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Irritable Bowel Syndrome Treatment & Management

  • Author: Jenifer K Lehrer, MD; Chief Editor: BS Anand, MD  more...
Updated: Jun 16, 2015

Approach Considerations

Management of irritable bowel syndrome consists primarily of providing psychological support and recommending dietary measures. Pharmacologic treatment is adjunctive and should be directed at symptoms.

The 2009 ACG position statement recommends addressing nongastrointestinal symptoms and comorbidities to improve health-related quality of life as well as to reduce symptom severity. Evidence considered in the position statement was insufficient to recommend exclusion diets or food allergy testing.[4]

Successful management relies on a strong patient-provider relationship. Reassure the patient that the absence of an organic pathology indicates a normal life expectancy. Emphasize the expected chronicity of symptoms with periodic exacerbations. Teach the patient to acknowledge stressors and to use avoidance techniques.


Dietary Measures

Fiber supplementation may improve symptoms of constipation and diarrhea. Individualize the treatment because a few patients experience exacerbated bloating and distention with high-fiber diets. Polycarbophil compounds (eg, Citrucel, FiberCon) may produce less flatulence than psyllium compounds (eg, Metamucil).

The data regarding the effectiveness of fiber are controversial because 40-70% of patients improve with placebo. A Cochrane systematic review found no benefit of fiber/bulking agents on irritable bowel syndrome symptoms or global assessment.[5]

Judicious water intake is recommended in patients who predominantly experience constipation.

Caffeine avoidance may limit anxiety and symptom exacerbation. Legume avoidance may decrease abdominal bloating. Lactose and/or fructose should be limited or avoided in patients with these contributing disorders. Take care to supplement calcium in patients limiting their lactose intake.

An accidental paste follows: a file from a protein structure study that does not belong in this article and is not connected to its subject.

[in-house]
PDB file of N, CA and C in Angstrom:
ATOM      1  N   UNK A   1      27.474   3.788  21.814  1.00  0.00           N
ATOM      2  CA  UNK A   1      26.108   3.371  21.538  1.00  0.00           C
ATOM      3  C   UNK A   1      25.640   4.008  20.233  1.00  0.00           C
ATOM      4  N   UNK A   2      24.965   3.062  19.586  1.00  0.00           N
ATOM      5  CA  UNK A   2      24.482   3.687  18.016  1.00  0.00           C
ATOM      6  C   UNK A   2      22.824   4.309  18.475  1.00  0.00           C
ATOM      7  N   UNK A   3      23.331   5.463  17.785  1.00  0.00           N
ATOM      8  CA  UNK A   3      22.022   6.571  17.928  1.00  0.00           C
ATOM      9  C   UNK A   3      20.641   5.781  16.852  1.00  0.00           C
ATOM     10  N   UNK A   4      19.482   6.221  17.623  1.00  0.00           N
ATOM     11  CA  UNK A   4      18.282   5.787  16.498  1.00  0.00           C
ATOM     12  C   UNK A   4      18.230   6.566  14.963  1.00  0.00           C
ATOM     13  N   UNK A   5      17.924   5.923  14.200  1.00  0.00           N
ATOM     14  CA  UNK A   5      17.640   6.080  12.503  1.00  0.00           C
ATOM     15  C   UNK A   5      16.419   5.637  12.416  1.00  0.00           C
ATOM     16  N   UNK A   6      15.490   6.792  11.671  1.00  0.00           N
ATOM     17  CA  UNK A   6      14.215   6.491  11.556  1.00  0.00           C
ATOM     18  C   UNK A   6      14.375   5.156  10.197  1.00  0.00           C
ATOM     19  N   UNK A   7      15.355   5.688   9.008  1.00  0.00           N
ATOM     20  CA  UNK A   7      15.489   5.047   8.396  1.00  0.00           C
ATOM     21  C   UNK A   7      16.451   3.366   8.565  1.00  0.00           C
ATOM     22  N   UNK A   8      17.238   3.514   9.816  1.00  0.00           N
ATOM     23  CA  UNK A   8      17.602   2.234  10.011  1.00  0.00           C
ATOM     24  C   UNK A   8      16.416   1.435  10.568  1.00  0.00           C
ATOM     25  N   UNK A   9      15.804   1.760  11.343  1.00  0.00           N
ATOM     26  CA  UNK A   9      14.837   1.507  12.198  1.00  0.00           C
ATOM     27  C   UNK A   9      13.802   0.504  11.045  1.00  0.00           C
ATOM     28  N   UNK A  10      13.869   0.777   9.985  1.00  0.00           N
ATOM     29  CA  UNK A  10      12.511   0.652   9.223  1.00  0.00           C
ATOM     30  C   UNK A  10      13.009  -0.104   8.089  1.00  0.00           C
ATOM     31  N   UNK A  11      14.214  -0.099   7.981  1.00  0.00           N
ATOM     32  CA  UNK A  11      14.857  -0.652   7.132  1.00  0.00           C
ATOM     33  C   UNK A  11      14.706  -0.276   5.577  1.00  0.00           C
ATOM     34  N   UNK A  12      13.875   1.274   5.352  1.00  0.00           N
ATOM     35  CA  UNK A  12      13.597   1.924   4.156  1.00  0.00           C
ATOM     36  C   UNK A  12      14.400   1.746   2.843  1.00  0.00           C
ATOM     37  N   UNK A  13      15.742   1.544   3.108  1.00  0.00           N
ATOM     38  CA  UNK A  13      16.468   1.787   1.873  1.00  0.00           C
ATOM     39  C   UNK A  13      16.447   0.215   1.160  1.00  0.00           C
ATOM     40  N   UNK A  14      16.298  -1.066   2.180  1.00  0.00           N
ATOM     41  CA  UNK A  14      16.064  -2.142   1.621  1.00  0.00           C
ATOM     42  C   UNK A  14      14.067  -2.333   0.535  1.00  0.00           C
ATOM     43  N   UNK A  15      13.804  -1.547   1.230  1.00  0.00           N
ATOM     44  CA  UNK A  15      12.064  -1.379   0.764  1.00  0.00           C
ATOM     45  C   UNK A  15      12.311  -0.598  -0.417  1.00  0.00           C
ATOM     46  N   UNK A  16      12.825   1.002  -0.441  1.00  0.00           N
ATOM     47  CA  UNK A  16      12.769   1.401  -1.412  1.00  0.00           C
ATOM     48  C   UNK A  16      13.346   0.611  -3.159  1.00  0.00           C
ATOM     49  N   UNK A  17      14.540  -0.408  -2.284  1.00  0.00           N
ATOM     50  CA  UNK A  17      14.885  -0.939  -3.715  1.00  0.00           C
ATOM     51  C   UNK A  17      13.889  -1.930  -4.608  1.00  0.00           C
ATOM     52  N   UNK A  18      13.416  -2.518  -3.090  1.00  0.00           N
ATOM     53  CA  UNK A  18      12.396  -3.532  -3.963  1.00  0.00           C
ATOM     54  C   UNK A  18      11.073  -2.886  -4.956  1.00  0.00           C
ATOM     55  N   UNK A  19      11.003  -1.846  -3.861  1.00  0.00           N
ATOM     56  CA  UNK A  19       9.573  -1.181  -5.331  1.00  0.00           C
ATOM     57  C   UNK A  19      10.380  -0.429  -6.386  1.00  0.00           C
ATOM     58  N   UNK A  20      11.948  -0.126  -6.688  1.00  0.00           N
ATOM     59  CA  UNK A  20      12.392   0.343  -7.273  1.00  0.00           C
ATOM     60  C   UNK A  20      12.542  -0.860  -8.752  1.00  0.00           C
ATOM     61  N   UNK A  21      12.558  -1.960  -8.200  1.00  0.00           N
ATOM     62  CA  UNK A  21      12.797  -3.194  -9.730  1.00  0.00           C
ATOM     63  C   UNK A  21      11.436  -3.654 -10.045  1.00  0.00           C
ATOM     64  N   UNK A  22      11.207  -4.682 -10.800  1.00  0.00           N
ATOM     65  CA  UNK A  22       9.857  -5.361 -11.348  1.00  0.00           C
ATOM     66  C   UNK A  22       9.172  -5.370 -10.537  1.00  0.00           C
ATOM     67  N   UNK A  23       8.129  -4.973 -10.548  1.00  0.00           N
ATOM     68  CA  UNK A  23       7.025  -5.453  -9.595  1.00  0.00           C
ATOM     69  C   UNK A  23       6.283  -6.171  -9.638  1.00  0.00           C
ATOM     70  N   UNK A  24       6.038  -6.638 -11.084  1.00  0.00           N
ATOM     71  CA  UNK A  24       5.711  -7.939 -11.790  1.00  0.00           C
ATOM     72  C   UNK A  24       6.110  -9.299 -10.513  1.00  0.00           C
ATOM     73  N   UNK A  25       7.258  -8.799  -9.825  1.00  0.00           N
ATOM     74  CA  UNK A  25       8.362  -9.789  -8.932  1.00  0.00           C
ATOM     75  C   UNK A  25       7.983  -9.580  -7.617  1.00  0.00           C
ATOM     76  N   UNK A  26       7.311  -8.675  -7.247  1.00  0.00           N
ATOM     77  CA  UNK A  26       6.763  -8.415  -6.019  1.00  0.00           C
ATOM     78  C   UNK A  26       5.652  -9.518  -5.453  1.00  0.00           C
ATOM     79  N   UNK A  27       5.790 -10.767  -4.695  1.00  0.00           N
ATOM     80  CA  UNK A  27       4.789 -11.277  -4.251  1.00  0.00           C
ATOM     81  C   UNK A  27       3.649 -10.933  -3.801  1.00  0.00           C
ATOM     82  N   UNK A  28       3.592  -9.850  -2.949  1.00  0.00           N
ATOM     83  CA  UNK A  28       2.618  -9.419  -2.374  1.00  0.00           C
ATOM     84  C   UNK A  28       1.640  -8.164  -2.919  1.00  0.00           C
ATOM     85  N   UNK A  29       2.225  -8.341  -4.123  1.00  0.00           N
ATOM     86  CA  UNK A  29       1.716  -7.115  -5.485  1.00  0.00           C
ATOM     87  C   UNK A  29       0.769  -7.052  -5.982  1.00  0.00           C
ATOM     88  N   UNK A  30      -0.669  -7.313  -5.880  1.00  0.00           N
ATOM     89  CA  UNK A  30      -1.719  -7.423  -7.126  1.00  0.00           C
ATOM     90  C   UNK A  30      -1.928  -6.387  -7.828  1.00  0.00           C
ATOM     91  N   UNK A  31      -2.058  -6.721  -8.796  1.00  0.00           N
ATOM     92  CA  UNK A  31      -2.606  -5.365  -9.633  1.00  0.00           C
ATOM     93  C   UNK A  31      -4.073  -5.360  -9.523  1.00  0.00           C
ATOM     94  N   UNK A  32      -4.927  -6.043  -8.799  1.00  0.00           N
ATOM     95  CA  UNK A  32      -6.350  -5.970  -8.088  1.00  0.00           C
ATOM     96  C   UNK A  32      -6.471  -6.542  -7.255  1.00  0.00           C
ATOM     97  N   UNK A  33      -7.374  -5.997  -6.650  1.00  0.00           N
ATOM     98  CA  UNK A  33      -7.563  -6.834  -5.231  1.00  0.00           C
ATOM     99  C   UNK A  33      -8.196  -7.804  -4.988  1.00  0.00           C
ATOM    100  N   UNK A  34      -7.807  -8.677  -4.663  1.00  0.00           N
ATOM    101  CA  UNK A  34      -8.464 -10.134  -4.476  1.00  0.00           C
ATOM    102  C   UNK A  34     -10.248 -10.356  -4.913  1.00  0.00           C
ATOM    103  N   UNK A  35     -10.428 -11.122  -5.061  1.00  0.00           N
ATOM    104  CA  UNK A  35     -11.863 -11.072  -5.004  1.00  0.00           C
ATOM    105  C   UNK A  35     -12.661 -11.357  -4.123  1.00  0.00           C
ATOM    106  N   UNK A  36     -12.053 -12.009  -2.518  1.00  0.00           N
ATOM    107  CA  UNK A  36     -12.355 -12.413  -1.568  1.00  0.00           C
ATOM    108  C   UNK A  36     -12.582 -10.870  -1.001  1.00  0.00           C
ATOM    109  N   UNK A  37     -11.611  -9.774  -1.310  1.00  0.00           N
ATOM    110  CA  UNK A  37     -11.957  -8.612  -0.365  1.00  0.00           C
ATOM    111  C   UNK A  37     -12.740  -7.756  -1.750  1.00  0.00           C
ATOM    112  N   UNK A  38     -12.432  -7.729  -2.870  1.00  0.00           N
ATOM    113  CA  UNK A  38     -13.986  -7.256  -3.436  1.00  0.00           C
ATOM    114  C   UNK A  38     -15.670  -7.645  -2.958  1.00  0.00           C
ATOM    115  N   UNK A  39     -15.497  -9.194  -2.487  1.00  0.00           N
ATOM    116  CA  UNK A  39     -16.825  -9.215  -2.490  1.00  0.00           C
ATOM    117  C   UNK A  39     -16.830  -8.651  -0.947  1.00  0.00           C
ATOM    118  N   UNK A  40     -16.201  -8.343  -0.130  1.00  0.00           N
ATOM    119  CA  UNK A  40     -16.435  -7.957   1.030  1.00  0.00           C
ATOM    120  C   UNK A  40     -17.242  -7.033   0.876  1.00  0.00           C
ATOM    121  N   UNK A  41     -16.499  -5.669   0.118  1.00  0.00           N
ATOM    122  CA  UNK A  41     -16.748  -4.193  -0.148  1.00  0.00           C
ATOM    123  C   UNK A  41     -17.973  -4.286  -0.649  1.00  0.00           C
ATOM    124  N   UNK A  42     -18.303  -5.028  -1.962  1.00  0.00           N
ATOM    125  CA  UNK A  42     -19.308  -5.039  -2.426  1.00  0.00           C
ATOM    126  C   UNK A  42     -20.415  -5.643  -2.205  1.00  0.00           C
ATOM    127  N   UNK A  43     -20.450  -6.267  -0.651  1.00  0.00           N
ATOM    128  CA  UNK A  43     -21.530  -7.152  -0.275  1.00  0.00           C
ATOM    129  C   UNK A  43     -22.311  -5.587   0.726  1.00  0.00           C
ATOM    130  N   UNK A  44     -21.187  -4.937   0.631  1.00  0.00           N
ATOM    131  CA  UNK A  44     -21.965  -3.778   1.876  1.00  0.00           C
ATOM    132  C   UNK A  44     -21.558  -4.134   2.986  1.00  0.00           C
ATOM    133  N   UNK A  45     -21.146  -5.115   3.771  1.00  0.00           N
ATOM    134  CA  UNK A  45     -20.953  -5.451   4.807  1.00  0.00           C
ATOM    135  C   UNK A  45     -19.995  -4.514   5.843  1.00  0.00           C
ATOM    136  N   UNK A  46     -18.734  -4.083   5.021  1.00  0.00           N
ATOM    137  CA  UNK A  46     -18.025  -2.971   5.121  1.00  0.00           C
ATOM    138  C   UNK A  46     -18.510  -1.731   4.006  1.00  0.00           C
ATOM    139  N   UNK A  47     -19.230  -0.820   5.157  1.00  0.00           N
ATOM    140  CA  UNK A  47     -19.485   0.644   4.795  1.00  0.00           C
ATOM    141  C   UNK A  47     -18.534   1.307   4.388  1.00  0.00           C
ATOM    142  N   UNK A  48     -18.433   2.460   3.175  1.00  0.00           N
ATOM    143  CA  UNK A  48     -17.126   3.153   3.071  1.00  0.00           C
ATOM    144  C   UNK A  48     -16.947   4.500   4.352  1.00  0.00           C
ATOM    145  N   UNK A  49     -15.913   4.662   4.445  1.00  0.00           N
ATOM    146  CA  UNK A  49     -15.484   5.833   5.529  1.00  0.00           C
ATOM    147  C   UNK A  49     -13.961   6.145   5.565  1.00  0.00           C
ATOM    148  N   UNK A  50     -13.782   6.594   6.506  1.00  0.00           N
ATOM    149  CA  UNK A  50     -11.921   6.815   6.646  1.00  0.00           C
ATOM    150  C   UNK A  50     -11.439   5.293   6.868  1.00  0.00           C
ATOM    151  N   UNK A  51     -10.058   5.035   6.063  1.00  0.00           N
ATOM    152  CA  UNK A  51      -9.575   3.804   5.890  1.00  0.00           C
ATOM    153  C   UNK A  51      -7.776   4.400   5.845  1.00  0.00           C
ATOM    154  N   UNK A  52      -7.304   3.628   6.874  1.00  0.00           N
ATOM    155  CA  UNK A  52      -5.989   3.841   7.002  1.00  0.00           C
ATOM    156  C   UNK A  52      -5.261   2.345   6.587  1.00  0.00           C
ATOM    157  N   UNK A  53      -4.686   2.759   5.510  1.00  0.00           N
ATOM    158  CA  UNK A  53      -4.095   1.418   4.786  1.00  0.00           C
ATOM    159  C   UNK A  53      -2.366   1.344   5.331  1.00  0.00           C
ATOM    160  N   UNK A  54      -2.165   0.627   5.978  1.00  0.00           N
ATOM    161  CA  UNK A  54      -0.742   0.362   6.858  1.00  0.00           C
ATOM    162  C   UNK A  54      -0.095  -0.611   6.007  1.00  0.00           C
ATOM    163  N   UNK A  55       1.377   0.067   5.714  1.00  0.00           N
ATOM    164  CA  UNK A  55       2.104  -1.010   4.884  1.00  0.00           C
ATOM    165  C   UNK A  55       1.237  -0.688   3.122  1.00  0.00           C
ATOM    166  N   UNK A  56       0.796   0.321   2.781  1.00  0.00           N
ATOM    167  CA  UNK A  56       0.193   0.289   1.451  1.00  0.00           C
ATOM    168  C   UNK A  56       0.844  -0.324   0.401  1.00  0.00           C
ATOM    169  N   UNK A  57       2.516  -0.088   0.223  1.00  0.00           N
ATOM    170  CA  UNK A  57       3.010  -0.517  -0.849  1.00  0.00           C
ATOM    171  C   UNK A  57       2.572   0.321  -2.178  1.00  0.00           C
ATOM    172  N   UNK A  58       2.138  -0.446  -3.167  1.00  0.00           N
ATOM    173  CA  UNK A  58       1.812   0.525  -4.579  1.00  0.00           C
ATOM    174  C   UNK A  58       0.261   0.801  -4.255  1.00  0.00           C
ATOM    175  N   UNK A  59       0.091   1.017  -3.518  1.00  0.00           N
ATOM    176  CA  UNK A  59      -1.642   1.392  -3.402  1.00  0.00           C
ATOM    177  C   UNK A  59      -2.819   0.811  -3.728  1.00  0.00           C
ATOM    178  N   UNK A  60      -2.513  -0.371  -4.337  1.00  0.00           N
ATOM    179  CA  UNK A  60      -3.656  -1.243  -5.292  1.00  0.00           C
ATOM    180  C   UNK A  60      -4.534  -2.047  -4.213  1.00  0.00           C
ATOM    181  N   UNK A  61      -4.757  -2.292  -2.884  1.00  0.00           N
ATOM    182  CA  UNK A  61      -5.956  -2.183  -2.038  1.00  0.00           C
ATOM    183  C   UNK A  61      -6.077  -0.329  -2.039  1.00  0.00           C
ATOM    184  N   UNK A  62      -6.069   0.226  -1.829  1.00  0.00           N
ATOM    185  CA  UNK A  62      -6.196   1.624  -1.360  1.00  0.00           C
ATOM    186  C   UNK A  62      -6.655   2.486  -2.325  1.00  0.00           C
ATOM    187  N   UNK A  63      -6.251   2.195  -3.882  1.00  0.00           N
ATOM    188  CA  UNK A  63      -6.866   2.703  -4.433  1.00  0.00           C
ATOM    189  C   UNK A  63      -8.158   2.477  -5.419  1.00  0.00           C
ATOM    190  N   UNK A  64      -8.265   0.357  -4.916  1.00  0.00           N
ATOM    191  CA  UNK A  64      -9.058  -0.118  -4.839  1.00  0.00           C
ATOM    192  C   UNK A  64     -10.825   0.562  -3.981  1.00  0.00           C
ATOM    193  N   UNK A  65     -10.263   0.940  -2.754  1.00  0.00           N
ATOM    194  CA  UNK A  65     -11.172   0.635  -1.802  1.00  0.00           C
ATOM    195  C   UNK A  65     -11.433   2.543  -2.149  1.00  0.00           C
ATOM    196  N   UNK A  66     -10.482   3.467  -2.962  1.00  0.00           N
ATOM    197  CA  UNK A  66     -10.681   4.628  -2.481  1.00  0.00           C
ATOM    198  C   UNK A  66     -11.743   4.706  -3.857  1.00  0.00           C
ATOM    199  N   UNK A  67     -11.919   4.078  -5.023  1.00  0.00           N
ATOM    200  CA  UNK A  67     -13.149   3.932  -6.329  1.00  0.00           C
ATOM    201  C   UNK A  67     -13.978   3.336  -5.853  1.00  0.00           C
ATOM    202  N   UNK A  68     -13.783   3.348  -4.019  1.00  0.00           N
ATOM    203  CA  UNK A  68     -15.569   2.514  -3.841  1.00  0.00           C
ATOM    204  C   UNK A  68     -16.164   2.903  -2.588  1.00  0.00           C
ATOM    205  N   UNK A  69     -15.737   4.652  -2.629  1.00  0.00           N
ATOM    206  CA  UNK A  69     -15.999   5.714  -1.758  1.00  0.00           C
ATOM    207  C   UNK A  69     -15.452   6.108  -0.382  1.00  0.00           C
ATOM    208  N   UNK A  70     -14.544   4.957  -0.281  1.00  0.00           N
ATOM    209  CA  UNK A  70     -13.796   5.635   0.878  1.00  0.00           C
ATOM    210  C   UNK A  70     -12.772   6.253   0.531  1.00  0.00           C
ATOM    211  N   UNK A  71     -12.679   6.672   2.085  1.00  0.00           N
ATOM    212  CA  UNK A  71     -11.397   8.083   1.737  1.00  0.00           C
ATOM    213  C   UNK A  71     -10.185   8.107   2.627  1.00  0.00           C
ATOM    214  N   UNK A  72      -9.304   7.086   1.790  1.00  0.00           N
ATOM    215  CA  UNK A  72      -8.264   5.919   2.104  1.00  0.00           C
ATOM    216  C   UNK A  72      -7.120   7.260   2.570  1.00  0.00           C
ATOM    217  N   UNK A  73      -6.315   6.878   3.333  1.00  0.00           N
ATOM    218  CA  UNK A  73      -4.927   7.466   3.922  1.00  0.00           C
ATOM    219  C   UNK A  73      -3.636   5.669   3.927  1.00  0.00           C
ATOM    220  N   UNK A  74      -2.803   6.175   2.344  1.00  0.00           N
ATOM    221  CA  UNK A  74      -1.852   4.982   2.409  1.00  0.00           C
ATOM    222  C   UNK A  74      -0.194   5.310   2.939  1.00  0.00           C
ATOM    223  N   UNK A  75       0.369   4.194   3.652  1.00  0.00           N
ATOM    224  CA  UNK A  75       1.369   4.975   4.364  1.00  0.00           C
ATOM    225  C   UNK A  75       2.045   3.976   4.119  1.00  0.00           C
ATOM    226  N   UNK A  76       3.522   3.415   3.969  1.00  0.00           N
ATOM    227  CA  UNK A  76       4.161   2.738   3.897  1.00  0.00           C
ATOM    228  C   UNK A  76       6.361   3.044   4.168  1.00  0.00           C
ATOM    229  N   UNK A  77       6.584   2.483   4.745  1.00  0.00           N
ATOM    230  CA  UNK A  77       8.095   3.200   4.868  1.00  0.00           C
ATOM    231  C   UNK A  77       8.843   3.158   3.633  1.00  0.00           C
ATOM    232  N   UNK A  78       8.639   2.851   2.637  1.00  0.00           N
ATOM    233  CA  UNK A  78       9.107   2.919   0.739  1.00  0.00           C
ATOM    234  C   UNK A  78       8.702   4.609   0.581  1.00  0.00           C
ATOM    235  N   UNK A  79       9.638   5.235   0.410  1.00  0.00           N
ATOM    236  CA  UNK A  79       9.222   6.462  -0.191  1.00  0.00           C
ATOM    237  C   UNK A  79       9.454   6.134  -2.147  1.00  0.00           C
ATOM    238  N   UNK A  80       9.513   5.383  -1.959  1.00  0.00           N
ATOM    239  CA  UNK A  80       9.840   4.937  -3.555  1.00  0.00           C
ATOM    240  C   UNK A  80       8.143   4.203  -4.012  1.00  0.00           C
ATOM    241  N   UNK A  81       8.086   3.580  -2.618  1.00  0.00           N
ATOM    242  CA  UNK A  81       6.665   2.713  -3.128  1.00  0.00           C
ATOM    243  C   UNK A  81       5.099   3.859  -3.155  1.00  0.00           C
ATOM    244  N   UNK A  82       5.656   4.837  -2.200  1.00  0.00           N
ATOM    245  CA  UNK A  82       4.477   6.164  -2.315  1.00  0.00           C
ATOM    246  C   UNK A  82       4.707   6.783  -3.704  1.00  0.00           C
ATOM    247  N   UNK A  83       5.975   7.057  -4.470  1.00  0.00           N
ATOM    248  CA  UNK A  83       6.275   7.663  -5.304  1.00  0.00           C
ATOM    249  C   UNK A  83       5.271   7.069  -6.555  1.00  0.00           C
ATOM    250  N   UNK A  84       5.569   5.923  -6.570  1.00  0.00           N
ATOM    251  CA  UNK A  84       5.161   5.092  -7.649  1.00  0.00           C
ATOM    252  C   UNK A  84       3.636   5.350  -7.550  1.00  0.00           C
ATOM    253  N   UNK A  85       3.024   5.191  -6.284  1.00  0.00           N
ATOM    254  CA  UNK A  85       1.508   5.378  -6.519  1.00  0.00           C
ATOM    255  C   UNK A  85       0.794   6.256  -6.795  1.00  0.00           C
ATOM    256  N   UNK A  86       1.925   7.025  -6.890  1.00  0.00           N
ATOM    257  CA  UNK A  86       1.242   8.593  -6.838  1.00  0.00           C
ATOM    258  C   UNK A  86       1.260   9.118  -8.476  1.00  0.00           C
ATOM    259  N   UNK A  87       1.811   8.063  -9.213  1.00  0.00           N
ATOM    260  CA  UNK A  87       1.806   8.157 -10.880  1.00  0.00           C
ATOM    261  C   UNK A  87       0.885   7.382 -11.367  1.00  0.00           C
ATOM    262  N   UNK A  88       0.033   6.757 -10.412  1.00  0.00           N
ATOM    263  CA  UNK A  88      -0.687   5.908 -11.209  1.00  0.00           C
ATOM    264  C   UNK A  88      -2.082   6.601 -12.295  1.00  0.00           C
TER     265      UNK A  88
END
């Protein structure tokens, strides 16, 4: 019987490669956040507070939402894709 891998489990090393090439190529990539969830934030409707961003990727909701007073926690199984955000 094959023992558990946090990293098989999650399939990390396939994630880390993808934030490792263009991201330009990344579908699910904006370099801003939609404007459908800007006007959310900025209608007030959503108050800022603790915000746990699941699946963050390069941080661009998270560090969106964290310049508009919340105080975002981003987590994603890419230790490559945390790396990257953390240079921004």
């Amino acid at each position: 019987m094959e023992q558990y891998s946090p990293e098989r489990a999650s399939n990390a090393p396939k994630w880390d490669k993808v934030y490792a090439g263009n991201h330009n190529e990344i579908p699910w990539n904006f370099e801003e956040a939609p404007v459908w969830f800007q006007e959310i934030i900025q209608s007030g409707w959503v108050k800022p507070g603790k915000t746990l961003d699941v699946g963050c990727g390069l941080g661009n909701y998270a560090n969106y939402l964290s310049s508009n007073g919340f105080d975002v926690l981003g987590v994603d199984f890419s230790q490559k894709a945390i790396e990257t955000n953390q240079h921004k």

Gluten intolerance has been further associated with irritable bowel syndrome. In a small but important study, patients with irritable bowel syndrome who were well-controlled on a gluten-free diet were rechallenged in a double-blind fashion.[17] Approximately two thirds of these patients had poor symptom control with rechallenge. As with many irritable bowel syndrome studies, the placebo response was high (40%). Notably, neither intestinal inflammation nor permeability was different among the groups, and no difference in the positivity rate for celiac disease–related HLA haplotypes or antibody markers was noted.

Many patients are interested in dietary manipulation to decrease their symptoms. Many different diets have been proposed.[18] Diets low in FODMAPs (fermentable oligosaccharides, disaccharides, monosaccharides, and polyols) hold particular interest in reducing symptoms of irritable bowel syndrome.[19]

Probiotics are very interesting for treating symptoms, but it is unclear for which patients probiotics are helpful, and in what form, dose, combination, or strain.[20, 21] One meta-analysis concluded that Bifidobacterium infantis may help alleviate some symptoms of irritable bowel syndrome.[22] Other research evaluated 43 articles on probiotics that showed probiotics helped pain, bloating, and gas[23] ; however, again, it remains unknown which probiotic is best.


Psychological Therapy

Consider psychiatric referral. Previous evidence has supported improvement in GI symptoms with successful treatment of psychiatric comorbidities, but studies by Zijdenbos et al and Ford et al indicate caution should be used when interpreting such data.[24, 25]

In a meta-analysis by Zijdenbos et al of 25 randomized trials consisting of single psychological interventions with usual care or mock intervention in patients older than 16 years, the authors found that although cognitive-behavioral therapy and interpersonal psychotherapy were effective immediately after treatment completion, there was no convincing evidence for sustained treatment effects for any treatment modality. Thus, Zijdenbos et al recommended that future research should focus on current irritable bowel syndrome treatment guidelines and their long-term effects.[24]